On caregivers, faith, family, and writing…

Bob DewbreDavid and I have taken to the open road for the month of October – not in the motor home, but in the car. At first I hesitated to write about our trip, thinking my articles might attract the criminal element, but the home place is protected by our resident attack Kitty and lots of observant neighbors.

While we don’t have a set travel itinerary, we do have a couple of primary goals. The main one as far as I’m concerned is spending time with the grandkids – and their parents, of course. A close second, at least for David, is visiting with several Navy buddies he has reconnected with on the Internet.

We were supposed to see Doug while we were in Denver, but the schedules didn’t mesh. Doug was a fellow AOCS student – Aviation Officer Candidate School for the uninformed like me. They talked by phone Saturday night, first making plans for us to meet on our way back to Texas, and then spending twenty minutes or so sharing memories and news from the years since school. David and Doug never actually served together beyond the sixteen weeks of intense officer training, but there is an amazing bond that has survived for over forty years.

I recently witnessed another example of the power of the military bond. Robert “Bob” Dewbre was born in May, Texas, in 1925. He was inducted into the Navy in the fall of 1943, the same year he married Norma Jean Bass. He never saw overseas duty, serving out his two years and five months in Kingsville and Corpus Christi, Texas. Two years into his enlistment, he received orders to ship out, but the war ended the next day, so he remained stateside.

After his honorable discharge in February of 1946, Bob served as deputy sheriff in Baton Rouge. Later, he worked for Ethyl Corporation in Baton Rouge and Kelly Springfield Tires in Tyler. He also raised a family, David Dewbre of Athens and Peggy Chaney of Carrollton. Peggy and her husband James were our neighbors for several years, and both of them were featured several times in my book.

In spite of all the other hats he wore, though, Bob never lost his identity as a military man – but now he’s fighting another kind of battle. Several years ago, his health began to fail, both physically and mentally. Earlier this year, with Peggy’s help, Bob and his bride of seventy-two years sold their home in East Texas and moved into a senior living complex near Peggy.

Like many Baby Boomers, Peggy became a family caregiver, able to watch her dad’s declining health and his rapid descent into the grip of Alzheimer’s and multi-infarct dementia but unable to do anything about it. His increasing care needs began to take a toll on his wife, and Peggy made the difficult decision to move him into a nursing facility. Private care was beyond Bob’s budget, so a couple of weeks ago, Peggy moved him into the Clyde Cosper Texas State Veterans Home in Bonham, leaving Norma Jean in a smaller apartment in Carrollton.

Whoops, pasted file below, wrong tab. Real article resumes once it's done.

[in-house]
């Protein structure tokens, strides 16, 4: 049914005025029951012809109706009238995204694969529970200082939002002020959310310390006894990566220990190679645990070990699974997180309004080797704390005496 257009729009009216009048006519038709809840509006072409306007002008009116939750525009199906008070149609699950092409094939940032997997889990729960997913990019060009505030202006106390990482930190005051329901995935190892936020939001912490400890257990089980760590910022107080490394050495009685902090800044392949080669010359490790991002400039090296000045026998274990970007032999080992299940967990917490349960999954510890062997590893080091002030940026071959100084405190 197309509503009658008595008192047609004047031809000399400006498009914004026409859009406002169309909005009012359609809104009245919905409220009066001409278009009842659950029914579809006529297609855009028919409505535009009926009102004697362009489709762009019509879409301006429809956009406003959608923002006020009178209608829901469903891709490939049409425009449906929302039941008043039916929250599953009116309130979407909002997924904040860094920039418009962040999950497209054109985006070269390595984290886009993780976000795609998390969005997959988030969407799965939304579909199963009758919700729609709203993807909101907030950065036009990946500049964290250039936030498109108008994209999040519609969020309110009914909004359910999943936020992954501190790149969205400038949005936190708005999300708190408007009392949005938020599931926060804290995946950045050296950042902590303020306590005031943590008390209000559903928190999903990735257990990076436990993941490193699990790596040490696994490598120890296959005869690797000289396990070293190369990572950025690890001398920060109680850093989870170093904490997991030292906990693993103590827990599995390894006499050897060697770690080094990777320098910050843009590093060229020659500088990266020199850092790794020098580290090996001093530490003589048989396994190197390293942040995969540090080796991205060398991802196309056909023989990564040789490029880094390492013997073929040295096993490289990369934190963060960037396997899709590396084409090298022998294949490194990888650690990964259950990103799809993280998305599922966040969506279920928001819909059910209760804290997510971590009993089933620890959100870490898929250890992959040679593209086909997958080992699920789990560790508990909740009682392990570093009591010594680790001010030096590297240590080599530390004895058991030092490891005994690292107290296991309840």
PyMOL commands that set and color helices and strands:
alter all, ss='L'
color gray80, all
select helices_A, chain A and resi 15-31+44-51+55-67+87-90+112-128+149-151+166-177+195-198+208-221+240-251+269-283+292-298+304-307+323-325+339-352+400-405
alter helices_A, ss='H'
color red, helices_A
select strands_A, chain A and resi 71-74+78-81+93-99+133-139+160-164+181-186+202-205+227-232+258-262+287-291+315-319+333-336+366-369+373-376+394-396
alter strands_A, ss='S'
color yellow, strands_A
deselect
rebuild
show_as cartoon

Wife and daughter grieved over the move, worrying that it would increase Bob’s confusion and lack of motivation. The staff at his new home reassured them that he would be fine, but they also requested that they stay away for seventy-two hours to give him time to adjust. Both women fretted and worried as they counted the minutes until the next visit, and then Peggy sent me this email:

Well, God continues to amaze me! Mom and I went to visit dad today and could not believe the change in him.  He was talking up a storm (although repetitively so at times), completing sentences like he has not done in a long time and cracking jokes.  We could not believe he was so communicative!  I even asked the nurse if they were giving him something other than his usual meds because of his much improved behavior/attitude and they are not.  She said it was likely due to all the men there and the fact they don’t let him sit in his room looking at the four walls and watching TV all day long.

It seems that contact with other veterans had worked in a way that doctors and medications could not. Sunday morning, as David and I were driving north on I25 toward Wyoming, I asked him what he thought was the cement behind this bond of military brothers that defies times, distance, and even plaque encrusted nerve tangles that take away the memories of a lifetime. Here’s the general idea of what he said.

The connection comes from the camaraderie and common bond of shared situations and experiences – even when those involved didn’t serve together. It’s similar to playing a sport but much more intense. Both relationships involve watching each other’s backs, but the military involves life and death situations.

As an outsider, it seems to me that putting your life on the line for something bigger than yourself requires a person to reach deep inside and find out what’s there. Being in military service seems to define a person in a way nothing else does. Along with her email, Peggy sent me a picture of Bob, looking fit and happy, wearing a Navy cap, and saluting anyone who might see the portrait. The caption she attached said “You can’t keep a Navy man down!”



winding road Cover 25 percentA LONG AND WINDING ROAD: A Caregiver’s Tale of Life, Love, and Chaos

Available in paperback and digital versions.

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